• JoeBl

          I don’t know how old you are but I am going to venture a guess you are very young. I have been developing software for a few decades now. I wrote my first code in the early 80s. Were you born yet? I’ve done it all so I am as “full stack” as it gets.

          “Full Stack” is just another term that comes and goes and has very little meaning and use. It didn’t appear until a few years back. Did something magically change in the craft of software development? No. It is just another business and recruiting trend that some folks thinks makes a difference that in the end makes little difference.

          • Cry me a River.

            There’s new terms and meanings everyday. Sorry you’re living in the past.

            You’re age means nothing. A teenager I Japan developed Ruby on Rails. I don’ give a sh*t when you were born or how long you’ve been coding – it means nothing to me except you’ll pass a bunch of courses in school – in the real world, developers who understand structures, algorithms and functions with some understanding of efficient code, can and will, develop in real time, in any stack and with great outcomes.

            Pull up your pants and shut up Or Get Used it. Some people are great at what you do and getting good grades in school perhaps and the others out perform people like yourself because they understand programming structures, algorithms, efficient code and understand the linguistics involved in High Level, Low Level and Mark-Up languages as well the coding styles and structures in each stack.

            You didn’t make it that far. Cry to someone else.

          • JoeBl

            nobody is crying. The clue phone is ringing and its for you. Yes. Terms come. Terms go. Some matter. Some don’t. I’m not “living in the past.” It’s called “experience.” It helps us know what to ignore. Now I can ignore you and the term “full stack.”

          • I know 14 year Olds who can develop in 3 stacks in most high level and mark-up languages.

      • No, I can and have programmed full stack industry projects in a number of high level, markup and backend types of SQL and XML.

        You’re a fucking dummy and can’t handle it. You got great grades I’m sure but are clearly limited.

        Go fuck yourself.

  • Rbo

    html / css / java taught me MVC … lol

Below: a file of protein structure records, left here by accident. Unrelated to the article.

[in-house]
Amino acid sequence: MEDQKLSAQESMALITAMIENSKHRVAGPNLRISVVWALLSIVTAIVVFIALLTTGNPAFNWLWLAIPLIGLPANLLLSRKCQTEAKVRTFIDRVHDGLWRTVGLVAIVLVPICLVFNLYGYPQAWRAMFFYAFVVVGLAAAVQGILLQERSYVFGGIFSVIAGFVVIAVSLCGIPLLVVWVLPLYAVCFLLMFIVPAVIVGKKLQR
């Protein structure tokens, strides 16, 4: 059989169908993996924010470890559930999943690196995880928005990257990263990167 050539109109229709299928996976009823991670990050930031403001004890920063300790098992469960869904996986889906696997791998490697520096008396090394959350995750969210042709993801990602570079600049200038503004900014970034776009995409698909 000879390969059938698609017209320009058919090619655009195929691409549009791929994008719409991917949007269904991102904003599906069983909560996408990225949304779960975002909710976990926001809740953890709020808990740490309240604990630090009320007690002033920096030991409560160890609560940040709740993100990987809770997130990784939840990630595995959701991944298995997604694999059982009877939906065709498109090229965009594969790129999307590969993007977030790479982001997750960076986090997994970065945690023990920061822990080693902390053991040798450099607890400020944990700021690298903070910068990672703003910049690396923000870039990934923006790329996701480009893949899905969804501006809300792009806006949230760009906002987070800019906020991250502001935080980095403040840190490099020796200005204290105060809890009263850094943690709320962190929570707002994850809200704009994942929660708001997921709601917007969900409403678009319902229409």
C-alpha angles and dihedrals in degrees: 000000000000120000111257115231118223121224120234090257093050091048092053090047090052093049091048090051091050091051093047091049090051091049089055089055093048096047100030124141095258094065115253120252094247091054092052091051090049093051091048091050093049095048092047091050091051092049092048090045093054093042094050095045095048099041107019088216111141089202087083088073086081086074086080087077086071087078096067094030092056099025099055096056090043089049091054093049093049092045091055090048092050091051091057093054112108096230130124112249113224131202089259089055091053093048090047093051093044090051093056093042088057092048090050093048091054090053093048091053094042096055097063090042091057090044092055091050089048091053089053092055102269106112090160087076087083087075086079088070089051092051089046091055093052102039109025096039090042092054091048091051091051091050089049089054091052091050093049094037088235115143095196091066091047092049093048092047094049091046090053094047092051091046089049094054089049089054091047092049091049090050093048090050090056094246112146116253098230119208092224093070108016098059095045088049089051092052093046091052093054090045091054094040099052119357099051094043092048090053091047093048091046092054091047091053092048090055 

• J Man

    I guess I am a fully full stack, doing anything and everything between creating front and backend application in PHP, PYTHON, HTML5, CSS3, server admin, installing and configuring Cpanel and other control panels such as vesta,… Need me? $125$/Hr

  • Scott Mcleod

    One awesome way to be a full stack developer and blending with network engineering is to look at products like visual studio 2015 and Microsoft Azure. p.s. this is a MS service that you can still use linux OS and services on or even Amazon AWS that way you can still have complete flexibility with in a frame work and manage to get a lot of your needs met,

    My background a network engineer migrating into software development role it has been an up hill battle but i hope to get there one day. working with MVC5 and C# was a real eye opener on what you can do with elements like razer script which enables you to do some pretty cool things with C Sharp and HTML,

    Having said that I did start with C++ as my staring language so that could have help a little.

  • Tejas Kanitkar

    So a Full Stack developer is focused on PHP only ? can a .NET MVC knowing developer be called a FSD ?

    • This article get PHP as server side language as an example but of course it could be JSP, .NET, Python or whatever.
      Check the first row in Back-end section.

  • What could be my professional headline with full stack devleoper with senior post ?
    somewhere I am using Sr PHP Programmer, somewhere Im using Full stack developer.

  • Mevin_Drake

    It’s a programming language for Android
    and the rest of platforms in Google. Material Design is responsive,
    effective and colorful, focused in iconography, position and depth (3D
    effect). With this tool you can create a visual language that
    synthesizes classic principles of good design with the innovation and
    possibility of technology and science.
    Read more @ wwwdot clickittech dotcom/2016/04/how-to-take-advantage-of-material-design-as-a-developer/

  • uberfu

    I don’t know why people keep equating mobile apps with web development.

    They are not the same thing nor are they closely related. Mobile apps are no different than desktop software. Mobile devices are essentially scaled down handhled computers.

  • Leons

    I am an Android developer and I want to become a full stack developer, As of now I just know Android coding. So the following are my doubts

    1. Can Android be considered as front-end or do I still have to learn some web page development.
    2. What back-end language shall I choose, As machine learning is picking up, can I go for Python programming or JS as it will be easy to develop both front-end and back-end or Ruby on rails.

    • George Fekete

      1. You can write native and web apps for Android. See Cordova.

      2. A programming language is just a tool to get the job done, first try to analyze your problem and find a solution, then check out the tools available that will help you implement that solution. If your problem is M/L related, then Python is probably a good choice, if you want to develop web applications, then there are better tools for that.

    • Oziel Perez

      for web development, I would say learn some simple things in HTML, things like how to build tables, lists and similar things to display tabular data. If you really want to work with the design and front end, you will need CSS and JavaScript. CSS between Java and HTML isn’t too different, just some differences in how it’s written. Otherwise, leave the design work to the UI specialists. As for the back end, python is a very good choice because I can see the similarities between it and Java. Lastly you will need a database if you are handling data. Not sure what you’ve been using in Android; you could probably use the same database you’ve always used in Python, but as far as I know, Python supports mostly SQLite, MySQL, PostgreSQL, and Berkely